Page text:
‘A far-right party has won seats in the German parliament for the first time in half a century, in an election that saw Angela Merkel returned as chancellor for the fourth contest straight.

The German chancellor pledged to address the concerns of people who voted for the anti-Muslim and anti-immigration AfD after initial results showed it winning 13.5 per cent of the vote – at the higher end of what was expected.

Meanwhile, the centre-left SPD – the current coalition partners of Ms Merkel’s CDU and a titan of German politics for 150 years – have hit a historic low of just 20 per cent, the social democratic party’s worst showing since the Second World War.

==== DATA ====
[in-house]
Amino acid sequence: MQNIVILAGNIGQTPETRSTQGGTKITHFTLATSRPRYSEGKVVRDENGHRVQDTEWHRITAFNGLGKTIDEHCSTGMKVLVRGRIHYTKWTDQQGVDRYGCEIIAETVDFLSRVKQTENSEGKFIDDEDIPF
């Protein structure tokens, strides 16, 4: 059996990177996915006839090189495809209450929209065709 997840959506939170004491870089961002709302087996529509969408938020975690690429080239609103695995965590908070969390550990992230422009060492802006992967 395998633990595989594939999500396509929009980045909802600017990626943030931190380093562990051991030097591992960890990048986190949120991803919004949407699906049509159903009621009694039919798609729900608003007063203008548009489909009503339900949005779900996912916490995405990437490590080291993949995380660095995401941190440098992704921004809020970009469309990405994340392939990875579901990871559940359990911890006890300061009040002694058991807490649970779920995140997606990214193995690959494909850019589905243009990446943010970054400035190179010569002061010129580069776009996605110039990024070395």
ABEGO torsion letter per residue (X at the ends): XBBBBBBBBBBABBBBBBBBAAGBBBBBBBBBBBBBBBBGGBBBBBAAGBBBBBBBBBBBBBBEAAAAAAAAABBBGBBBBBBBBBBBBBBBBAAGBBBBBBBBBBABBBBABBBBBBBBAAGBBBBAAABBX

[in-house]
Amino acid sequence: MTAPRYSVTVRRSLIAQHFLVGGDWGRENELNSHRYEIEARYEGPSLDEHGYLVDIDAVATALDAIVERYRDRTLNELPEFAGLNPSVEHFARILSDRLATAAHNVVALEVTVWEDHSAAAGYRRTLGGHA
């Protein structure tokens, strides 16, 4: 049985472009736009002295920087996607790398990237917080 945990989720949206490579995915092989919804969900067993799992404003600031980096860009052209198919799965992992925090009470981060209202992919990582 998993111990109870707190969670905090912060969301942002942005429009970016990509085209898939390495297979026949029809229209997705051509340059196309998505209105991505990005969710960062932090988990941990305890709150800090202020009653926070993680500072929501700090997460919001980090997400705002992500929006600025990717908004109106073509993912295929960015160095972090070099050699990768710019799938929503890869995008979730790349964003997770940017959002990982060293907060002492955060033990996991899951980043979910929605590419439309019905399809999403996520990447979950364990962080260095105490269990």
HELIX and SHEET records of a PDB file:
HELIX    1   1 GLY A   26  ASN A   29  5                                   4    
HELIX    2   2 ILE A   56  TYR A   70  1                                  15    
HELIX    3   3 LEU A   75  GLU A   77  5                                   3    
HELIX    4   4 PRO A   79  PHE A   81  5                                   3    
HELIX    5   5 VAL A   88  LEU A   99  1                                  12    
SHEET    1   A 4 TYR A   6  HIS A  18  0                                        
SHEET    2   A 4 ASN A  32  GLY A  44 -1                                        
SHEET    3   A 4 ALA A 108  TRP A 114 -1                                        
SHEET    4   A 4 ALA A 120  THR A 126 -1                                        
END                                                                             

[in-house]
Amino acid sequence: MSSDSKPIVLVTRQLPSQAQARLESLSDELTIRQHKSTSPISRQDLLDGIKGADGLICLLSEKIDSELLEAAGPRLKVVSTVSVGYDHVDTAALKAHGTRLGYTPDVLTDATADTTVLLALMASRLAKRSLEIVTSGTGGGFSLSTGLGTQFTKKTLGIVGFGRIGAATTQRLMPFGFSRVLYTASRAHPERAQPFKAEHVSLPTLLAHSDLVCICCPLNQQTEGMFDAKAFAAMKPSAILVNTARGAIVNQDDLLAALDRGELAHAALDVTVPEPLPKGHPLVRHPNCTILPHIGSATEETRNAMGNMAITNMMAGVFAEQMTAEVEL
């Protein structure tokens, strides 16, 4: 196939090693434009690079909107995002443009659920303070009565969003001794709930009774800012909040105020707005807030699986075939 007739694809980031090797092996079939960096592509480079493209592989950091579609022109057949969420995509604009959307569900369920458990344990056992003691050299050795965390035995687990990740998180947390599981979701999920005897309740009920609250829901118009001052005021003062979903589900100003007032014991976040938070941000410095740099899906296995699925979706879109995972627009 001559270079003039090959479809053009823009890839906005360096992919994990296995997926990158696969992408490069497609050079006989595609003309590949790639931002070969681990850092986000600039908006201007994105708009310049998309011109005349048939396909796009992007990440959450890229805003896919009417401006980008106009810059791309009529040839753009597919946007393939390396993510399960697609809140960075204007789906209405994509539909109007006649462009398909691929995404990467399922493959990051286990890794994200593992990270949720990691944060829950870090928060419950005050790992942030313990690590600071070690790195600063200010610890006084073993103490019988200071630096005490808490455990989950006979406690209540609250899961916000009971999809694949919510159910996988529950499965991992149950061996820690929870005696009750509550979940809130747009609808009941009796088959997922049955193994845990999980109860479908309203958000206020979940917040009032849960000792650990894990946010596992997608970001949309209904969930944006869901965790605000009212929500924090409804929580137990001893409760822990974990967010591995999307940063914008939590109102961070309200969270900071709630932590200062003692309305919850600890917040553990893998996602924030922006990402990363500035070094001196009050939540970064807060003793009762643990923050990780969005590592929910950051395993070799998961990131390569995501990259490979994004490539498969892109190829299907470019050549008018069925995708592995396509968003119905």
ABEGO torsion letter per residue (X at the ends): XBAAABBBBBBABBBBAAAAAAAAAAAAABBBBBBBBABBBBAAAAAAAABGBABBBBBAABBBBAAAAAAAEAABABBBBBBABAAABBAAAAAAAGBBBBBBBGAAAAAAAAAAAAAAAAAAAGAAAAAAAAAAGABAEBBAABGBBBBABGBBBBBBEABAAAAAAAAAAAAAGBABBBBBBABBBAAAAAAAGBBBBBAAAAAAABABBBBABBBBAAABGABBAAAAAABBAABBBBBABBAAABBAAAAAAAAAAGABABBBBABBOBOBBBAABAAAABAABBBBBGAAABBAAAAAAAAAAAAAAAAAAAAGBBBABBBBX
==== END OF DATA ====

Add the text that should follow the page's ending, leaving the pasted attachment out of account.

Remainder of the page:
Small parties in general did well in the election and were all up on their 2013 results, with the the liberal FDP re-entering the Bundestag with 10.5 per cent of the vote, the Greens on 9.5 per cent, and the left-wing Die Linke on 9 per cent. Turnout and voter participation also appears to have climbed since the previous election, which was held in 2013.’

Read more: German elections: Nationalist Party wins MPs for first time in half a century